The Pew Research Center has already documented a remarkable divergence in views on the coronavirus outbreak based on news consumption. Nearly two-thirds of Republicans who turn to sources that cater to right-wing audiences said news outlets have greatly exaggerated the pandemic, while 42 percent of Republicans who do not follow such sources said the same.

The attempt to discredit Fauci is based on a resource for which Trump has confessed his “love” – ​​WikiLeaks. Among the emails hacked by Russian agents and released by the anti-secret organization in 2016 was a message Fauci sent in 2013 to one of Clinton’s top aides, Cheryl Mills. He praised the Secretary of State’s “endurance and capacity” during her testimony before the Congressional Committee that investigated the 2012 attacks in Benghazi, Libya.

At the end of last week, the right-hand site Gateway Pundit quoted the email saying it came as “no surprise” because the doctor also encouraged states to adopt restrictive measures that “crashed their economies” and played up hopes for possible coronavirus treatments. Jim Hoft, the site editor, published additional articles that questioned Faucy’s attitude toward former health aids and praised him for his “disrespectful interview that undermines President Trump.”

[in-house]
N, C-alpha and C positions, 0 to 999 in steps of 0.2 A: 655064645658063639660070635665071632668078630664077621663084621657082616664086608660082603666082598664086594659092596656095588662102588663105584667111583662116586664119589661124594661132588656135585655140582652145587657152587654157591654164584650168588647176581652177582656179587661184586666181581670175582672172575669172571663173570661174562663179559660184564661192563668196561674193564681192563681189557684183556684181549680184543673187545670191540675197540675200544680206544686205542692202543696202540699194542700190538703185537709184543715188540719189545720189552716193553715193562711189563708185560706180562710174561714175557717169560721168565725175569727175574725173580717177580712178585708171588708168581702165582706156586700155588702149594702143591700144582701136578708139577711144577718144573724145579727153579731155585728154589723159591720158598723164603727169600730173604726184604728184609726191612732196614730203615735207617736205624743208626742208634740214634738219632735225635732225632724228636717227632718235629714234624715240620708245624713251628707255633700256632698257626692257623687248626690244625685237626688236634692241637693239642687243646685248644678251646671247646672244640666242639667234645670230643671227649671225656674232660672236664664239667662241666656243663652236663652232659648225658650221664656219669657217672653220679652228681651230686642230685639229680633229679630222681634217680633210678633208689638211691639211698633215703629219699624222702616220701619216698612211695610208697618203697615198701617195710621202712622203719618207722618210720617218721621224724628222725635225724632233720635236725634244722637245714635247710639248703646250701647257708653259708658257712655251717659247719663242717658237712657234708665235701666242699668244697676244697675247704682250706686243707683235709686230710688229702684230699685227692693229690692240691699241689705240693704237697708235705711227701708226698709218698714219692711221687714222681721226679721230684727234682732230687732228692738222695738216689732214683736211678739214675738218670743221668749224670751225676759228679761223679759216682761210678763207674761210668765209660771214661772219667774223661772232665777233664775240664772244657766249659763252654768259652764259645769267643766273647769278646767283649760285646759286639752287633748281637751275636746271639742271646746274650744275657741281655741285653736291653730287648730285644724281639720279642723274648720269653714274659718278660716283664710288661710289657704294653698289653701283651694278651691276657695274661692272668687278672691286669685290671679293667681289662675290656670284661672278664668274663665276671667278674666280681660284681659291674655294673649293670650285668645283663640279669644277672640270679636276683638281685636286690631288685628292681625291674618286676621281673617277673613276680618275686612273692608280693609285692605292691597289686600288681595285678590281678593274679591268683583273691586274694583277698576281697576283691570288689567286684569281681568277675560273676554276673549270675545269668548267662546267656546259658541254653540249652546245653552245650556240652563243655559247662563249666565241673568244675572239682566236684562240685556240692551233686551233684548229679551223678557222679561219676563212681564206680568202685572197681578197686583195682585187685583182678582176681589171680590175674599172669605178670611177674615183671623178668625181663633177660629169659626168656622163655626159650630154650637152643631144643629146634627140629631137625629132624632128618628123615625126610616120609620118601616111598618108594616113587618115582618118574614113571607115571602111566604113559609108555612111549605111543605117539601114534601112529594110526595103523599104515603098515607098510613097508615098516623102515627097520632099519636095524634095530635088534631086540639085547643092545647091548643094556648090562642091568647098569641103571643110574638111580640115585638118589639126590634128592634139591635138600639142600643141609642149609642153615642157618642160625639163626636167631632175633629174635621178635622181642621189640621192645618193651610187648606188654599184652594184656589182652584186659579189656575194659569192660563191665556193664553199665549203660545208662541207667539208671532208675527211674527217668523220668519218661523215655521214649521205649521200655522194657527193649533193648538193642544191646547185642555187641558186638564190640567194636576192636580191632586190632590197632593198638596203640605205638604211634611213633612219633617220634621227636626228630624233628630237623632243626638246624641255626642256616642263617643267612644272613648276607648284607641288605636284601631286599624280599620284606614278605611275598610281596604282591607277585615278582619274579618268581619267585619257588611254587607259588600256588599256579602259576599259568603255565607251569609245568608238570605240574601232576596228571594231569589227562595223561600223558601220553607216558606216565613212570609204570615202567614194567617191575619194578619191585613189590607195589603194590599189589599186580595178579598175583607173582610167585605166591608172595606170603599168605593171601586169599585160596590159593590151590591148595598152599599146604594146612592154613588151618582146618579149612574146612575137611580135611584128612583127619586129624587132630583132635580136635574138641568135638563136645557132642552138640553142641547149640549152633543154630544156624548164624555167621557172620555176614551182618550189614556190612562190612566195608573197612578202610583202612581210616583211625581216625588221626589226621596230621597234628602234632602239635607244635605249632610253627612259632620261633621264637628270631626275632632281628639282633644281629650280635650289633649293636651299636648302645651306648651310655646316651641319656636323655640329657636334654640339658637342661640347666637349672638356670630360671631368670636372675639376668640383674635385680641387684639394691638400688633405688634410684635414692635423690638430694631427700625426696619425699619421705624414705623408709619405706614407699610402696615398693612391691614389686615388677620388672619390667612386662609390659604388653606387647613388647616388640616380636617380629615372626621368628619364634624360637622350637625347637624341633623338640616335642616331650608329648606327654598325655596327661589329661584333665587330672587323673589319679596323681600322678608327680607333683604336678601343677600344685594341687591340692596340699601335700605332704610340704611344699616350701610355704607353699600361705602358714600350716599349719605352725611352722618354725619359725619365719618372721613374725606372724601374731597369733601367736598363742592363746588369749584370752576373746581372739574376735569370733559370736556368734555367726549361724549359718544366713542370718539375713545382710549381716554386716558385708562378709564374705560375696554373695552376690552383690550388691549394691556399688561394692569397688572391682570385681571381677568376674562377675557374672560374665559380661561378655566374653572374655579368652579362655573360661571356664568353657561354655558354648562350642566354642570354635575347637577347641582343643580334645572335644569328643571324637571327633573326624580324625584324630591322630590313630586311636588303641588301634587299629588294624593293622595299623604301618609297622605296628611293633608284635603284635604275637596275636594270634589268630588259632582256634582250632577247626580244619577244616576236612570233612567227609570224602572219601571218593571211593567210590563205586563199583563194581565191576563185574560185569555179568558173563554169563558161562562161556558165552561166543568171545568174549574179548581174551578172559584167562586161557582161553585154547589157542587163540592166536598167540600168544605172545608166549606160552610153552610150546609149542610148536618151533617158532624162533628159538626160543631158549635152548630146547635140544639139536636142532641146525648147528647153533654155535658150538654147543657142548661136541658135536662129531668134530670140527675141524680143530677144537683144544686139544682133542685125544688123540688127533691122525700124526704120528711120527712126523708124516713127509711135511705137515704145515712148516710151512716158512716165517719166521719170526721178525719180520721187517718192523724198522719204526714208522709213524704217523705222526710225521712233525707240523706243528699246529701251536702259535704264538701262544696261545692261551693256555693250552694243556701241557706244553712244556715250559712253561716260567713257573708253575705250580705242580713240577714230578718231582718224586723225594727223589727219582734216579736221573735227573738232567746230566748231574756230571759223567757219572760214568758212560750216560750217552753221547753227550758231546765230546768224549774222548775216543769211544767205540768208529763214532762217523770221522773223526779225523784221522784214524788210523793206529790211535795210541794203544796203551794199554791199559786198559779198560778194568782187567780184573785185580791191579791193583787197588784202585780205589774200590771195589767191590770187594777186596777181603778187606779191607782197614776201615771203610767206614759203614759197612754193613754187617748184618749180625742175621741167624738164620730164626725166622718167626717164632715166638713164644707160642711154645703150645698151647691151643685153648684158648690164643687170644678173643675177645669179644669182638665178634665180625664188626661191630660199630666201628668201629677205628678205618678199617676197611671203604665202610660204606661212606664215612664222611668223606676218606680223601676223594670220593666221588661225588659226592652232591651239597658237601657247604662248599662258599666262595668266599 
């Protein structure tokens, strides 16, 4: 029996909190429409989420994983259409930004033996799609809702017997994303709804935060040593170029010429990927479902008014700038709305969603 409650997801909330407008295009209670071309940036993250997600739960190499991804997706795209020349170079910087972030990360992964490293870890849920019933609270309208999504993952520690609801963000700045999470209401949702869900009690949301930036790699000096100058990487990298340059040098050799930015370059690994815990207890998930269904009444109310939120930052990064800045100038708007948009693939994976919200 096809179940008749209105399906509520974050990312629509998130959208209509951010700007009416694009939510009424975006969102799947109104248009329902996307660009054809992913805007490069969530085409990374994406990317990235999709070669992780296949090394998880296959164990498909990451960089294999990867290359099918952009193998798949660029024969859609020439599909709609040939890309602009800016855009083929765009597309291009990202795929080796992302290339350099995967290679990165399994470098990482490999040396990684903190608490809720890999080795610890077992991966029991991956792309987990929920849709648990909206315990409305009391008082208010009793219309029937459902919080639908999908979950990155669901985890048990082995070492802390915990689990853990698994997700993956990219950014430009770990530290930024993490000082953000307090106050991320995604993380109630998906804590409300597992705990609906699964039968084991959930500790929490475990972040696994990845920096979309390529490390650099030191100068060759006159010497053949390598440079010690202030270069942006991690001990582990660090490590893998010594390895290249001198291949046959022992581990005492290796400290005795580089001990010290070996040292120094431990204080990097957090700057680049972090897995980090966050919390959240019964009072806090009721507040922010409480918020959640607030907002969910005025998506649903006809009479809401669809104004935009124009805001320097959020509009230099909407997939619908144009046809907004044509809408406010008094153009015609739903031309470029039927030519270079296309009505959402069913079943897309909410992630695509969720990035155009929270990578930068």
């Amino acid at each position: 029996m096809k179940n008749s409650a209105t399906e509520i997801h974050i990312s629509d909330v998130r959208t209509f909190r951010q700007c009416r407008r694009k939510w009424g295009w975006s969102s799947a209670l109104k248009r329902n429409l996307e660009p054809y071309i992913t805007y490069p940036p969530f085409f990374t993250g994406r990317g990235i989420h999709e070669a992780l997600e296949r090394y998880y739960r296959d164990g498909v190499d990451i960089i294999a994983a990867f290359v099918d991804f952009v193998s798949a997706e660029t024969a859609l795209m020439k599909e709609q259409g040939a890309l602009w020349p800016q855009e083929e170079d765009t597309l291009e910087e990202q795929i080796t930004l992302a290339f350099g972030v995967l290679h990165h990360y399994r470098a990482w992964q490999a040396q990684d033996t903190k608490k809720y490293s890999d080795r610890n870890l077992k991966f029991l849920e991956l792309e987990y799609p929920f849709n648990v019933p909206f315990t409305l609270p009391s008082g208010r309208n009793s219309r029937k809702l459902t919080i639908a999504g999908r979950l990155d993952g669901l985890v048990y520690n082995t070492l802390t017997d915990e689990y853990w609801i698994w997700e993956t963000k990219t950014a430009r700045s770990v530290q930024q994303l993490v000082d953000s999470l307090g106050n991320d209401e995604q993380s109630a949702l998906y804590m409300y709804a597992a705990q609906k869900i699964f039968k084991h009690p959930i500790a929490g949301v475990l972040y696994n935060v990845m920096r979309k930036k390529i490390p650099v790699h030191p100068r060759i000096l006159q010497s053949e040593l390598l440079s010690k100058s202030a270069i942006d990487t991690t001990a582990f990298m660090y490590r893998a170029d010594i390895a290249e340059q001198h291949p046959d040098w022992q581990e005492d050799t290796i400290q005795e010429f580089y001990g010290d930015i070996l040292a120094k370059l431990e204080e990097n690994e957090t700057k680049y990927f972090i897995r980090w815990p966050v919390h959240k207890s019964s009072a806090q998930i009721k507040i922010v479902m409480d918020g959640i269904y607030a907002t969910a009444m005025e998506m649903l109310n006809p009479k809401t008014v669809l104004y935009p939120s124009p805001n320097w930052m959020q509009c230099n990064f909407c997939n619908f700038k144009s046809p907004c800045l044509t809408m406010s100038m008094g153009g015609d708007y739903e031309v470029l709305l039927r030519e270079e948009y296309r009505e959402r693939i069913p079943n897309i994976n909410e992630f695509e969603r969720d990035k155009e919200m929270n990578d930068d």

In an email, Hoft said: “I have no problem sharing more information about the doctor.”

The same hacked email was the centerpiece of Chowka’s piece, which appeared over the weekend on the conservative blog American Thinker.

“So Fauci is a typical, deeply embedded administrative government hack that can be expected to be the successor to his political leaders like Mrs. Clinton,” Chowka wrote, will accuse the infectious disease expert of contradicting and undermining Trump.

The tensions between the president and the doctor prompted Fauci, in a radio interview on Tuesday, to say that “that it is not helpful is that it is not helpful.” Trump also took steps to present a united front, saying their relationship has been “very good.”

Followers of American Thinker have not received the message. Chowka’s work has generated almost 20,000 interactions on Facebook alone – more than the typical well-performing story in mainstream media. It has gained special traction in Facebook groups devoted to Fox News personalities, suggesting an overlapping audience, as well as in state-specific groups, such as Maine for Trump 2020 and New York for Trump. In a group for Massachusetts-based supporters of the president, one user wrote, “Never liked or trusted this person.”